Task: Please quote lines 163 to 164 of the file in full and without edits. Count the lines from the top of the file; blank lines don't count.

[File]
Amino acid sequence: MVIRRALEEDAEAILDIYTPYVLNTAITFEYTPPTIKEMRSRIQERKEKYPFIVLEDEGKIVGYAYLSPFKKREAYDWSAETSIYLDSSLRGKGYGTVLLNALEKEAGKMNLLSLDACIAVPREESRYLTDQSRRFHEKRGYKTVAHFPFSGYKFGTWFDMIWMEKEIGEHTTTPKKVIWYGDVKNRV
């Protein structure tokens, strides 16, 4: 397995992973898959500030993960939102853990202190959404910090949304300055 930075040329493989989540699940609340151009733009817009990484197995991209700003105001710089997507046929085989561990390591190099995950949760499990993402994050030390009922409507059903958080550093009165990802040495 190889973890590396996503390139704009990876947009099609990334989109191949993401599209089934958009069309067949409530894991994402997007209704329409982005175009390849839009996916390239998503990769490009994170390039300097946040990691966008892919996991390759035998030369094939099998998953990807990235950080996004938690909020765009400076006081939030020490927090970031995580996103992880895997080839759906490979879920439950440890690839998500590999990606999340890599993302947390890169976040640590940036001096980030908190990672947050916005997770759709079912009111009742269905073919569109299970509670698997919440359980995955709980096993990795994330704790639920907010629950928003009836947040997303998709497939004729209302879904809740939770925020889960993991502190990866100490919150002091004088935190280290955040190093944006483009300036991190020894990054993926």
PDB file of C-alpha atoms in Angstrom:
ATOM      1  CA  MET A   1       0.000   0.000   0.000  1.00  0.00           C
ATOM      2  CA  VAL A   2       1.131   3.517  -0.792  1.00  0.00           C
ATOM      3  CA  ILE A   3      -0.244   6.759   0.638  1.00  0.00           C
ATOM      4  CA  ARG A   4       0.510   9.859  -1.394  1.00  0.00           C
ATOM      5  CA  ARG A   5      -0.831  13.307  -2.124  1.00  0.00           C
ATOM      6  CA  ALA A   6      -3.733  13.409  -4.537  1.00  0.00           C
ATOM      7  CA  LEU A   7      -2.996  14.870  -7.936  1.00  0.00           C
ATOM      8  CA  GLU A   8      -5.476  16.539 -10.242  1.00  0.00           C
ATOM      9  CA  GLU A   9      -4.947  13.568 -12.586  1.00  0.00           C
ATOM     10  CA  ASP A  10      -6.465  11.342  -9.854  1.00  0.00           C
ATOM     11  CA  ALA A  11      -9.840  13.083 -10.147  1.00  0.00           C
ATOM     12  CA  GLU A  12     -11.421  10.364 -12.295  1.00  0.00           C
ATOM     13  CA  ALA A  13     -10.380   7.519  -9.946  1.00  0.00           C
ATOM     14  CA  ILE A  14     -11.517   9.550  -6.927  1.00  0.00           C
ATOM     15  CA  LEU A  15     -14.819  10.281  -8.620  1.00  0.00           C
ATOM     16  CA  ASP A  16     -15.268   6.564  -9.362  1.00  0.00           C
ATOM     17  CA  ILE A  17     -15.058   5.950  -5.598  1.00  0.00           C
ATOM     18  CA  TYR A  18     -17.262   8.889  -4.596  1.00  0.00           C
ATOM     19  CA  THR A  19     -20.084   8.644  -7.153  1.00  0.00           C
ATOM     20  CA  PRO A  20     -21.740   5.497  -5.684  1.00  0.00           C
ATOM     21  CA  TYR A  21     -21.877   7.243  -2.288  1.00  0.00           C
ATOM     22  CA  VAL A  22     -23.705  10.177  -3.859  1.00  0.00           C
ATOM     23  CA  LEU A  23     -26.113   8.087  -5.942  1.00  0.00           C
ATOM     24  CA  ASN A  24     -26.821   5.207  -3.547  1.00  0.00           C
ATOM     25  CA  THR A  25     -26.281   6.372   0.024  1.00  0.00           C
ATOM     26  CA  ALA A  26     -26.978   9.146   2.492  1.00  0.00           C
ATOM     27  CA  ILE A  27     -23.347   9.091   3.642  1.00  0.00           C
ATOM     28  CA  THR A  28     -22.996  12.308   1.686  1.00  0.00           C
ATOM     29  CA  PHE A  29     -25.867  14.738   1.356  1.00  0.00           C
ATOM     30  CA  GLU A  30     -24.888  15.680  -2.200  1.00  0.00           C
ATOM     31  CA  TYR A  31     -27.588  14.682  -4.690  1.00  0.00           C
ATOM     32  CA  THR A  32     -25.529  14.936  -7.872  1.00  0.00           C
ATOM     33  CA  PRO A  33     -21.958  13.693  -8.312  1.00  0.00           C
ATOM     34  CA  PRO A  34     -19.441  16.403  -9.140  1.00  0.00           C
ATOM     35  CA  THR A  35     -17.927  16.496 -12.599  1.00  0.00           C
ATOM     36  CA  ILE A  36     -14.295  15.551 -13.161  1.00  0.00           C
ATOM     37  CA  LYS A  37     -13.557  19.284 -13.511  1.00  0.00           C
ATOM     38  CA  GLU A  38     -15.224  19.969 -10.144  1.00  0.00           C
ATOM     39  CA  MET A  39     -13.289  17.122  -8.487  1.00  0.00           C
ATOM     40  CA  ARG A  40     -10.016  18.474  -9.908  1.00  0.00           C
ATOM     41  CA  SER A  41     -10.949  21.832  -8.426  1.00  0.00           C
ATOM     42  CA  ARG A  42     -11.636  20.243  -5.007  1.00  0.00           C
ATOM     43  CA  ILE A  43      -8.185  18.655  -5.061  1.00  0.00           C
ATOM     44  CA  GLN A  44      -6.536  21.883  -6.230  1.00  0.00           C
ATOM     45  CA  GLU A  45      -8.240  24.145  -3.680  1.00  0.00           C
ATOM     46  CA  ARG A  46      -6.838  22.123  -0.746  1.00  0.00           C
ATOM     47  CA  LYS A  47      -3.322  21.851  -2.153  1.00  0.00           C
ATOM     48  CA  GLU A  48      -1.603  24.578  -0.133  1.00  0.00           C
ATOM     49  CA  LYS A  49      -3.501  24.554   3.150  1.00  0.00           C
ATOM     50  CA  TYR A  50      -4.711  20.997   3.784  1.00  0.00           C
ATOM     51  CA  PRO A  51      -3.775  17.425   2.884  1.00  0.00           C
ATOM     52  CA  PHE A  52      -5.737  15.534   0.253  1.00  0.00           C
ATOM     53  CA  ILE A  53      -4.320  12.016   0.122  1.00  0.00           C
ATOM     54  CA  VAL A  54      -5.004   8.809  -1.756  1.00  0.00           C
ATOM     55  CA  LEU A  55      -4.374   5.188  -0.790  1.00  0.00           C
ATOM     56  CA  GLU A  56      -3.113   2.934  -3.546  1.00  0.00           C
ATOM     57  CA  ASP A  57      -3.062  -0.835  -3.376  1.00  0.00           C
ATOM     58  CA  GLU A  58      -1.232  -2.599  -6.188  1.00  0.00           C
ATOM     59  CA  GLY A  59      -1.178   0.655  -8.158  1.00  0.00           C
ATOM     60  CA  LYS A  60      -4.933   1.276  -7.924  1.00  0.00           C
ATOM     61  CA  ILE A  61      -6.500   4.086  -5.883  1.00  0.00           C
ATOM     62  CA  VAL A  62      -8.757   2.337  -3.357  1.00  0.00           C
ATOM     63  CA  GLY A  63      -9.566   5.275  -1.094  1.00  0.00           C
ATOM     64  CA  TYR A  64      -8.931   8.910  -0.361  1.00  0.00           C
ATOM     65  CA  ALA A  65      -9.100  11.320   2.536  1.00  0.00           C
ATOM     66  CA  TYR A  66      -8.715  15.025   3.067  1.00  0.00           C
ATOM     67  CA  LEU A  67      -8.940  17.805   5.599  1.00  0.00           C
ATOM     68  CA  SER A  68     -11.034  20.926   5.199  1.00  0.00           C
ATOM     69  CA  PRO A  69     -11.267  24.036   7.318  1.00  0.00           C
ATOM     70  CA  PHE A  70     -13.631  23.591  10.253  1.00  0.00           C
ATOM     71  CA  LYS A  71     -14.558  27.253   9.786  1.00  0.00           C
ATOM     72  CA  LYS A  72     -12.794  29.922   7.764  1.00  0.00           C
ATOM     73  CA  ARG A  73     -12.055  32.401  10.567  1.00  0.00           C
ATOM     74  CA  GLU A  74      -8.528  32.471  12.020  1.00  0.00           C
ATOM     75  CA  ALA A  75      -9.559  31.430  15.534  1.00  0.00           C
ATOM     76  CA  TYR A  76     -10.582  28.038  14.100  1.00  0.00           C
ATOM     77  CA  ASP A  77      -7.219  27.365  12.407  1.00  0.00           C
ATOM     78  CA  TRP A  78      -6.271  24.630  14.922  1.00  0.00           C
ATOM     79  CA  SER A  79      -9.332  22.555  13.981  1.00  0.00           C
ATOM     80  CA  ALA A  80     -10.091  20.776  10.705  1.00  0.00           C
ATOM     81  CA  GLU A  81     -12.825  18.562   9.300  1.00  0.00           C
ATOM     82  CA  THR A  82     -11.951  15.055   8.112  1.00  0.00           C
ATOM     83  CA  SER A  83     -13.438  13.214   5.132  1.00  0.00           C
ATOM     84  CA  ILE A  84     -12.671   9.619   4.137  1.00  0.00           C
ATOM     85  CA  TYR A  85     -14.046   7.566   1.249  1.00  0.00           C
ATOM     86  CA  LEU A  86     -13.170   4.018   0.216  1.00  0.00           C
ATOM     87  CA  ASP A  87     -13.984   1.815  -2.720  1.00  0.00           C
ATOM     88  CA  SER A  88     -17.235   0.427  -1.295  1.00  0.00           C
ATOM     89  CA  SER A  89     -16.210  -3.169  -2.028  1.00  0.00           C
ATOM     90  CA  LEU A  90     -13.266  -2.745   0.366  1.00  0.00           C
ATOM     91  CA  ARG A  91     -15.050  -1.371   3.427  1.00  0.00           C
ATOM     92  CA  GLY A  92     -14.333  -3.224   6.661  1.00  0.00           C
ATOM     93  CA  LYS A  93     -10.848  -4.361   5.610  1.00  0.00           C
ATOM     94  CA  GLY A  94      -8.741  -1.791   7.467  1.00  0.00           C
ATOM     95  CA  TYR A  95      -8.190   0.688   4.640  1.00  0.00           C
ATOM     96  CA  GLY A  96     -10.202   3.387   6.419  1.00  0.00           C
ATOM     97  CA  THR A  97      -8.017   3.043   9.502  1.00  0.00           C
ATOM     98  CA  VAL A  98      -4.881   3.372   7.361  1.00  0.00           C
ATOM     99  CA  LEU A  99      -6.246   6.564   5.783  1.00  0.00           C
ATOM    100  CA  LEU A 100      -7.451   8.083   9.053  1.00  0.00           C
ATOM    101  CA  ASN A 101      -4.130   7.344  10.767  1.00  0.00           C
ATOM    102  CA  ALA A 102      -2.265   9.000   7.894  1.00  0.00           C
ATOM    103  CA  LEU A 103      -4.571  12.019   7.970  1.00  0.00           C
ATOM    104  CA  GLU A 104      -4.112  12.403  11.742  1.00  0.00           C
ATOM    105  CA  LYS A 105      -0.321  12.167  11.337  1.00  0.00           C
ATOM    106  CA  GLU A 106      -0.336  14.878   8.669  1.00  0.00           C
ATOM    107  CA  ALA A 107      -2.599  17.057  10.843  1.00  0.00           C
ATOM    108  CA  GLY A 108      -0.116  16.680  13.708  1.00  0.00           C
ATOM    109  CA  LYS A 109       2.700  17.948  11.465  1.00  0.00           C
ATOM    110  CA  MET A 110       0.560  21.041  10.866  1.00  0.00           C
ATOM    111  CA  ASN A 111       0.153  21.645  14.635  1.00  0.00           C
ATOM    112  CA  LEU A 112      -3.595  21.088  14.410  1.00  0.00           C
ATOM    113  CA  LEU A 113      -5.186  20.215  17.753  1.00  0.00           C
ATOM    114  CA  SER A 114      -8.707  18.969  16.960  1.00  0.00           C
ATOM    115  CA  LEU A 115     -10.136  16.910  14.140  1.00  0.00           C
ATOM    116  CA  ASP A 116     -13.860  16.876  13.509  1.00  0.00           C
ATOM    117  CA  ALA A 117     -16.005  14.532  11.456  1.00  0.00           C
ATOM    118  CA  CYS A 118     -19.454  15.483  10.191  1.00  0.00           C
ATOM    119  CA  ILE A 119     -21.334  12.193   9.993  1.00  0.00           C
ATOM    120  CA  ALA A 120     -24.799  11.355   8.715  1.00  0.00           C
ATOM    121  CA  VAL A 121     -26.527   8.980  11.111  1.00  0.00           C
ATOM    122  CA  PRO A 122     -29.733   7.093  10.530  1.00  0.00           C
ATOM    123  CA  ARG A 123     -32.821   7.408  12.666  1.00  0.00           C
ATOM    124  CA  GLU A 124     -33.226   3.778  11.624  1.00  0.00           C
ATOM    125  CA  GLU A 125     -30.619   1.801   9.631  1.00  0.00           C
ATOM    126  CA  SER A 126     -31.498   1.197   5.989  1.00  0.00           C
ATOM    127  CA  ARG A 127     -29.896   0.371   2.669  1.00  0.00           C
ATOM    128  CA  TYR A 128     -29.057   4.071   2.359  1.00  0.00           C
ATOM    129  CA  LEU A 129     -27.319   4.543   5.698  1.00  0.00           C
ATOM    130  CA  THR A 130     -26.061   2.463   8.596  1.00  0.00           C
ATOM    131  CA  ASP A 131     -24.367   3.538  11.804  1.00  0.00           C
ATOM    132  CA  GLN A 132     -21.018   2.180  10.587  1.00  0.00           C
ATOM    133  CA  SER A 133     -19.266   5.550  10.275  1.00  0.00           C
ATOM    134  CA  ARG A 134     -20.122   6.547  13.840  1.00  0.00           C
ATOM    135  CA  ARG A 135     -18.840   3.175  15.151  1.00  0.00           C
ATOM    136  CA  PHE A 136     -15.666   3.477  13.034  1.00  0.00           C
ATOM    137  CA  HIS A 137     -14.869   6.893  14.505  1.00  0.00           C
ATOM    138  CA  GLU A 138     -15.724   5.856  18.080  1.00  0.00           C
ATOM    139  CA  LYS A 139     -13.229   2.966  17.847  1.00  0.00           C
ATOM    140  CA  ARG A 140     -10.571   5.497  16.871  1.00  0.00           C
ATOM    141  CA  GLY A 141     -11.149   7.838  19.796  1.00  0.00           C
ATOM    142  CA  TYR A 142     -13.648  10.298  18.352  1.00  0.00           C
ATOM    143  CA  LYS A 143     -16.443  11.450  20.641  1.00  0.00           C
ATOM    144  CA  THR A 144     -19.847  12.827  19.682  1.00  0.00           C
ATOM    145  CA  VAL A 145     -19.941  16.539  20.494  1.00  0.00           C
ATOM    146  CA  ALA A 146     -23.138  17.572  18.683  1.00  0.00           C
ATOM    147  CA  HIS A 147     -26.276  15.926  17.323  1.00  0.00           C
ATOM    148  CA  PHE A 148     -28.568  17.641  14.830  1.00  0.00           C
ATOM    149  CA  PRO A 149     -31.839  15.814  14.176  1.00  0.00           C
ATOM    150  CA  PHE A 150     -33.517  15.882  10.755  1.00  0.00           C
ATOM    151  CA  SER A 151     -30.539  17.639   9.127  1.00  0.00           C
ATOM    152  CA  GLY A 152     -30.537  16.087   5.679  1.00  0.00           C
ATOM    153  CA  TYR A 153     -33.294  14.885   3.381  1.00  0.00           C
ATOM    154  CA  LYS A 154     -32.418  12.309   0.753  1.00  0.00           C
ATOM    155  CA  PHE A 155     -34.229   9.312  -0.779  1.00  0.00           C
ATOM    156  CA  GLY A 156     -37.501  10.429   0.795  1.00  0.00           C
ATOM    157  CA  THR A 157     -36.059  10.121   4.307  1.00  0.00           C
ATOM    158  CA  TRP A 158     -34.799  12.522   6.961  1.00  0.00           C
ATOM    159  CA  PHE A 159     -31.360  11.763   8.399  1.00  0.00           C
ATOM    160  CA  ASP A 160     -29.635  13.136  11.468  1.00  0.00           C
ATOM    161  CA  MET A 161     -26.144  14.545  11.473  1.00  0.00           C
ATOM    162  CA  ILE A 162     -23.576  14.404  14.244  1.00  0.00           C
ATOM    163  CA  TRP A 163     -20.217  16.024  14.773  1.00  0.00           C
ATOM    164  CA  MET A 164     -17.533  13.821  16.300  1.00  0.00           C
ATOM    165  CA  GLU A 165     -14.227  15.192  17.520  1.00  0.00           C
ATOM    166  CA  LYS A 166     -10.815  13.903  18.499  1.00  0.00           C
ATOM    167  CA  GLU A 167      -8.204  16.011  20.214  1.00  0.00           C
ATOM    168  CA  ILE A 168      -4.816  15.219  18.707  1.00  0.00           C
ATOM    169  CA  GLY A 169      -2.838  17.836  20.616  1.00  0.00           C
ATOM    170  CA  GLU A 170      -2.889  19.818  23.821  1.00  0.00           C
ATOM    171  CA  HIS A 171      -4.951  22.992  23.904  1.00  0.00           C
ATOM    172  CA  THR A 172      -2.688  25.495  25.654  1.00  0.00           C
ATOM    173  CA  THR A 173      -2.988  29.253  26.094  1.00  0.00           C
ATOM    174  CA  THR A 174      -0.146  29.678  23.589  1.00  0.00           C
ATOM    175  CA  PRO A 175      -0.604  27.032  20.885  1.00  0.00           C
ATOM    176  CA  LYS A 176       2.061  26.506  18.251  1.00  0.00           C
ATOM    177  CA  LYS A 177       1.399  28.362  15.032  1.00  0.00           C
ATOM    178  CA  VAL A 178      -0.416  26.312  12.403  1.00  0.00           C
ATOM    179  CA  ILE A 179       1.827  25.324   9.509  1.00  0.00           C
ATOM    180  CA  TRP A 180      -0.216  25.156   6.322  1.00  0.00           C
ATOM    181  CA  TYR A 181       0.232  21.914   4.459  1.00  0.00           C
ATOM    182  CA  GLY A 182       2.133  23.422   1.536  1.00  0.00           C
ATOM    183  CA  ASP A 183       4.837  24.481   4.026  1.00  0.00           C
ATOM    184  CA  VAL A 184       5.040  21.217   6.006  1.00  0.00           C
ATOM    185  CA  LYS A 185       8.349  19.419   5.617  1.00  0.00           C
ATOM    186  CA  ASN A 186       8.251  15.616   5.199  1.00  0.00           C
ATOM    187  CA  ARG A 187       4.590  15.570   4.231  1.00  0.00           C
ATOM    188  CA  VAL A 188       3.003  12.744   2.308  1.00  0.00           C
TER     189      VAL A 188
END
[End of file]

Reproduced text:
ATOM    160  CA  ASP A 160     -29.635  13.136  11.468  1.00  0.00           C
ATOM    161  CA  MET A 161     -26.144  14.545  11.473  1.00  0.00           C